The (Media)m is the Message

By Victor Ansley, MURP ’17

Heading into the home stretch of winter quarter of my final year as a MURP, I have recently spent some time reflecting on my experience at Luskin after spending the previous quarter participating in the inaugural Sciences Po-UCLA Masters exchange. Engrossed with Parisian academic and social life, I wrote on the structure and intention of the exchange and my experiences in my last blog for GPA.

In speaking with prospective students about the experience, it often feels as though no matter how accurately I try to describe my experience at SciencesPo or compare a quarter in Paris with a quarter in LA, it always feels inadequate. Whether I’m comparing my view of the different academic focuses, pedagogical orientation, even the pattern of socializing—I can never fully relate the experience. Yet I have also noticed that in my courses and analytical work, differences emerge—my process for reading and apprehending research is different, my analysis feels richer with new theoretical references. I have realized that what I benefitted most from in Paris was not so much the different contexts of academic life, but the different mediums and methods used to interpret research and life. French is a different medium than English, and it changes more how you look at something as opposed to what you look towards. As Urban Planning students, what mediums and methods do we use to interpret our discipline and context? How do we know what we know?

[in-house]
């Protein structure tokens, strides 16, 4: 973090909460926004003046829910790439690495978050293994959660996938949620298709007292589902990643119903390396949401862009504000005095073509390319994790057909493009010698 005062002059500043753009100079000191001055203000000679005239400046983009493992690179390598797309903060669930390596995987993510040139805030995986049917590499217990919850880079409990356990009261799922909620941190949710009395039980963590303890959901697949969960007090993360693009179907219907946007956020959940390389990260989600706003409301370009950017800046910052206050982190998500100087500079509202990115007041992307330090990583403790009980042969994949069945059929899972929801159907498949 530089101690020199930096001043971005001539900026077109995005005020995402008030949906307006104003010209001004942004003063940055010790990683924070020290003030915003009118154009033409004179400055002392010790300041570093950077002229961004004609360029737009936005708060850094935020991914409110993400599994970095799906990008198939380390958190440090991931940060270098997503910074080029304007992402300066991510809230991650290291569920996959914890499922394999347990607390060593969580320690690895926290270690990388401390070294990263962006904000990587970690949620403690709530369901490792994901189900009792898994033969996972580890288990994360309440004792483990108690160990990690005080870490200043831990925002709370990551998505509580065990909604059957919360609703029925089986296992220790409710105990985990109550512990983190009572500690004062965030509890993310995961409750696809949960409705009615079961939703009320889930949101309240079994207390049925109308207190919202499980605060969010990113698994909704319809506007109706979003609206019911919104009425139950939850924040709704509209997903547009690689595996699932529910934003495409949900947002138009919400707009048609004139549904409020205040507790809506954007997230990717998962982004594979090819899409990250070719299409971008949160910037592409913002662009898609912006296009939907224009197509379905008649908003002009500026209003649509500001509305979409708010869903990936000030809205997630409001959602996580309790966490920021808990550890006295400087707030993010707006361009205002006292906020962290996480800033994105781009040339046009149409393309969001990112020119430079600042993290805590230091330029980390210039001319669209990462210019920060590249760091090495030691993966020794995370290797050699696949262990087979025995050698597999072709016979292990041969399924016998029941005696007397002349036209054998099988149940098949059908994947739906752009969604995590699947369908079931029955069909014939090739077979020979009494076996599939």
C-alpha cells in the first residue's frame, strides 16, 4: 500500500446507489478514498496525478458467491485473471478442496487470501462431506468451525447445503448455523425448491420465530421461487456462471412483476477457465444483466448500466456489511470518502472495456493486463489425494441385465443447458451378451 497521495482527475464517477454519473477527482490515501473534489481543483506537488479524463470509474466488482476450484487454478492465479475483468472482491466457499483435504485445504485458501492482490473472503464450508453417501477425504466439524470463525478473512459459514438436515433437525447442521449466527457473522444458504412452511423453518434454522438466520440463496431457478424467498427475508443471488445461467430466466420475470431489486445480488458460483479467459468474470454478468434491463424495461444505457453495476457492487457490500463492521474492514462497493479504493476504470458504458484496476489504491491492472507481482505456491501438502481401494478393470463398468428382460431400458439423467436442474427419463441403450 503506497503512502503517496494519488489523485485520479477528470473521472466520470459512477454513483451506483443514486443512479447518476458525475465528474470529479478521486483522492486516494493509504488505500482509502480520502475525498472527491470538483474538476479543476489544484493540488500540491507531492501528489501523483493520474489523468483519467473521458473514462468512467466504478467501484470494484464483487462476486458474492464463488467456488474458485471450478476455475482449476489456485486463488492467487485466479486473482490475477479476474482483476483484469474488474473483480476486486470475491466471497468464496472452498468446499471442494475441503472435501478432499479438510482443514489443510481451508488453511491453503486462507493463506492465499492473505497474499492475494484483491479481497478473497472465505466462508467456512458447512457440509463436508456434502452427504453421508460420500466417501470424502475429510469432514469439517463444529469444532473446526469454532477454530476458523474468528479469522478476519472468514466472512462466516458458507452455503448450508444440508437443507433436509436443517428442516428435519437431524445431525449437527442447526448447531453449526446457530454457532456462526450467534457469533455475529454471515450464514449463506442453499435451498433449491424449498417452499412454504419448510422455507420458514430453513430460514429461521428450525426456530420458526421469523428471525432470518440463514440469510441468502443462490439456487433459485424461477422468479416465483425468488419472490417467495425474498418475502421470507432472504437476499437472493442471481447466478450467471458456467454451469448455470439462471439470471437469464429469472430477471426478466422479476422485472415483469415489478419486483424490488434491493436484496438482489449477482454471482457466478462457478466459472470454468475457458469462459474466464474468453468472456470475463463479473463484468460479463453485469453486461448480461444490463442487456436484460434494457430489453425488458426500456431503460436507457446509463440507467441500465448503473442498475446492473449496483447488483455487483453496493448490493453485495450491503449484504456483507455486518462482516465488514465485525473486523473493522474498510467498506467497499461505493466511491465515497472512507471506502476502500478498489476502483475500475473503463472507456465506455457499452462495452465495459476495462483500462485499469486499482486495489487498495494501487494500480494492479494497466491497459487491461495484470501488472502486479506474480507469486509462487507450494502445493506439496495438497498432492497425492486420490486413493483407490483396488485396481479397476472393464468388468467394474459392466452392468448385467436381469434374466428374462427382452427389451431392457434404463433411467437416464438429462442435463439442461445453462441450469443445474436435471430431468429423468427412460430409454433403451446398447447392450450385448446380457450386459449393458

These questions have been central to me as I work through year 2. Through immersion in Governing the Large Metropolis (GLM’s) Governance approach and methodology at the scale of the Large Metropolis, I feel to have gained a suite of refractory methods that allow me as a planner to arrive at stronger empirical and analytical assessments, similar to how a prism refracts light into ultraviolet variations. Reading entails interpreting the design of research instead of just comprehending content. Institutions, Infrastructure networks, Development Policy, Urban Clientelism, Conflicts and Ungoverned Urban areas collectively refract often-illusory urban change narratives, and provide nuances to the Metropolis. In the kaleidoscope of noise, how do our Planning methods serve to frame the right conversations with communities? At a finer scale, GLM’s focus on Comparative Urban Sociology provides windows to the multiplicities present in the democratic production of knowledge across relational and topological landscapes. This knowledge breathes through communities and carries potentialities that David Harvey might call the “poetry of urban futures”. I have noticed that regarding the circumstances that surround the production of knowledge as important if not more than what the research argues. A little like the handle of our coffee mug, how we structure research not only frames understandings; it mediates entry into dynamic political-economic processes that impact urban and human places. Beyond the ivory tower of academia, societies surge and convulse with conflict and politics, and framing conversations is central to citizens as well. In our current political landscape, questions seem to surround the mediums of the media itself- fake news, leaks, “dossiers”, at times it feels as planners we face a “post-truth” context. In such a context, our mediums of interpretation should lead by example, and reflect knowledge that contributes and preserves our communities, and in this respect I feel the methodological terrain of SciencesPo ‘s GLM is invaluable.